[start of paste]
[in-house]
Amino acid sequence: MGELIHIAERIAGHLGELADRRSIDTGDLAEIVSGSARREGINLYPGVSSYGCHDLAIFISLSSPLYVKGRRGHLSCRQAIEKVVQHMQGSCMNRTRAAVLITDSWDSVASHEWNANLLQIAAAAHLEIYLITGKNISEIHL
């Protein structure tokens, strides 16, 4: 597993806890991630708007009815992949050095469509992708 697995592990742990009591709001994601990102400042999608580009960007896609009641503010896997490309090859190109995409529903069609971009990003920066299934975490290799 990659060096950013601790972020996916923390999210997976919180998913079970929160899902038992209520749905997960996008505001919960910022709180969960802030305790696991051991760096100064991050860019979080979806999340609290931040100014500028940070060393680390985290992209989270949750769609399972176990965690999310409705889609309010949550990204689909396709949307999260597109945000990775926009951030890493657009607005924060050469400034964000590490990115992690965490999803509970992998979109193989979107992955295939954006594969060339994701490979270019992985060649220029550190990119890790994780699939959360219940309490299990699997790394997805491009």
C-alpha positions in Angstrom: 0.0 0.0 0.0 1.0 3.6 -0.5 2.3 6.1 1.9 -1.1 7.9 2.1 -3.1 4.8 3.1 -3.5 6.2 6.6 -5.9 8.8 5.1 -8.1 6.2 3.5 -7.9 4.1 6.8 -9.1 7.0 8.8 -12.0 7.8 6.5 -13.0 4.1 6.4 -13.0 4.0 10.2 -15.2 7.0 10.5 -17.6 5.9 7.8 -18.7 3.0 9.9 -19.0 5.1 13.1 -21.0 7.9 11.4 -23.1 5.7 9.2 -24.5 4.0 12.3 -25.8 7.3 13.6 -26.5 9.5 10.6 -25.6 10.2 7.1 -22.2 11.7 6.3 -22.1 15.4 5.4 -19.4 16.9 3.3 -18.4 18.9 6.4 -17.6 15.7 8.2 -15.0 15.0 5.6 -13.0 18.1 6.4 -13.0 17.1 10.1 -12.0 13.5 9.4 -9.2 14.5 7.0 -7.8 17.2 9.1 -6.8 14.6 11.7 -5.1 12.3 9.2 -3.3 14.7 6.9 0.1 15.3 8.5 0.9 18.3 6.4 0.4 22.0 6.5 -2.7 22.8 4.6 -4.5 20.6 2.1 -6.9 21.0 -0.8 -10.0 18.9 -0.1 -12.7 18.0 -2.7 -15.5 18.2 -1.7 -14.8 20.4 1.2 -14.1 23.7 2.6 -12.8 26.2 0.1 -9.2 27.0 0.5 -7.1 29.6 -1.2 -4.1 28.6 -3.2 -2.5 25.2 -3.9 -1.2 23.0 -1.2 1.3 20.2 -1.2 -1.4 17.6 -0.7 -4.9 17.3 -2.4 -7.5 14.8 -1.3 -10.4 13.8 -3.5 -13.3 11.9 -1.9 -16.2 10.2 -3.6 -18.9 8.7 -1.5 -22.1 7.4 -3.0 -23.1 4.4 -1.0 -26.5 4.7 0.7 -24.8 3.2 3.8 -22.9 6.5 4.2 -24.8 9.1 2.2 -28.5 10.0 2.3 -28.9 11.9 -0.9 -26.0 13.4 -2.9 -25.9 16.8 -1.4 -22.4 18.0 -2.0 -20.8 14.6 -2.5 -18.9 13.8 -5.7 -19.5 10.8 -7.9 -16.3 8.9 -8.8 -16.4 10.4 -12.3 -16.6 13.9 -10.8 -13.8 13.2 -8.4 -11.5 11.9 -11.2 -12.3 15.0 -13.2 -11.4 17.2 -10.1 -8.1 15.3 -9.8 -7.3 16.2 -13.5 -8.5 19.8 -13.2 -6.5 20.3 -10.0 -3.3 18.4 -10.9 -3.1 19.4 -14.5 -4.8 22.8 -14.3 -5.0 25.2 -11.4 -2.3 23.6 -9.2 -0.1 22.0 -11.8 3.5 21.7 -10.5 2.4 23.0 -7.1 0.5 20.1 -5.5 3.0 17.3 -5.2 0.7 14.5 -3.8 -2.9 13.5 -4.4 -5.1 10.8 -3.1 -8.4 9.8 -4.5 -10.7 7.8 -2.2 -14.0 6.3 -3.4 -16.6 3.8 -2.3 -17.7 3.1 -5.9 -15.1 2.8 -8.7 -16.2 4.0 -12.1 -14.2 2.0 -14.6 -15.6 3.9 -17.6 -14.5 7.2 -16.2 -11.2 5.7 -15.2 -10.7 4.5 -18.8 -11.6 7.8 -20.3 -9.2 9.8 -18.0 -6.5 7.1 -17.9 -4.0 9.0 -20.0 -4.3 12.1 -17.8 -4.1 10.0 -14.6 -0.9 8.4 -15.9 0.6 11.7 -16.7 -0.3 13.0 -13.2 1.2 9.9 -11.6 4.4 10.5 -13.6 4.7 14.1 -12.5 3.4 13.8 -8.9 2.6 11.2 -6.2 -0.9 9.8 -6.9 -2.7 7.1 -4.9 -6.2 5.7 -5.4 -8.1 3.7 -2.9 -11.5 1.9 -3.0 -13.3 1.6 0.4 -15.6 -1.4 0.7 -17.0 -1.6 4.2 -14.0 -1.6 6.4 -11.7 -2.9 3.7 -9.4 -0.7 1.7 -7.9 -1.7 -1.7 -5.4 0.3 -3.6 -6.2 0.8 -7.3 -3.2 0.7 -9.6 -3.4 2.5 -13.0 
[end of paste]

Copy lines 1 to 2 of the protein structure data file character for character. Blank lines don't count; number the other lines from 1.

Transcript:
[in-house]
Amino acid sequence: MGELIHIAERIAGHLGELADRRSIDTGDLAEIVSGSARREGINLYPGVSSYGCHDLAIFISLSSPLYVKGRRGHLSCRQAIEKVVQHMQGSCMNRTRAAVLITDSWDSVASHEWNANLLQIAAAAHLEIYLITGKNISEIHL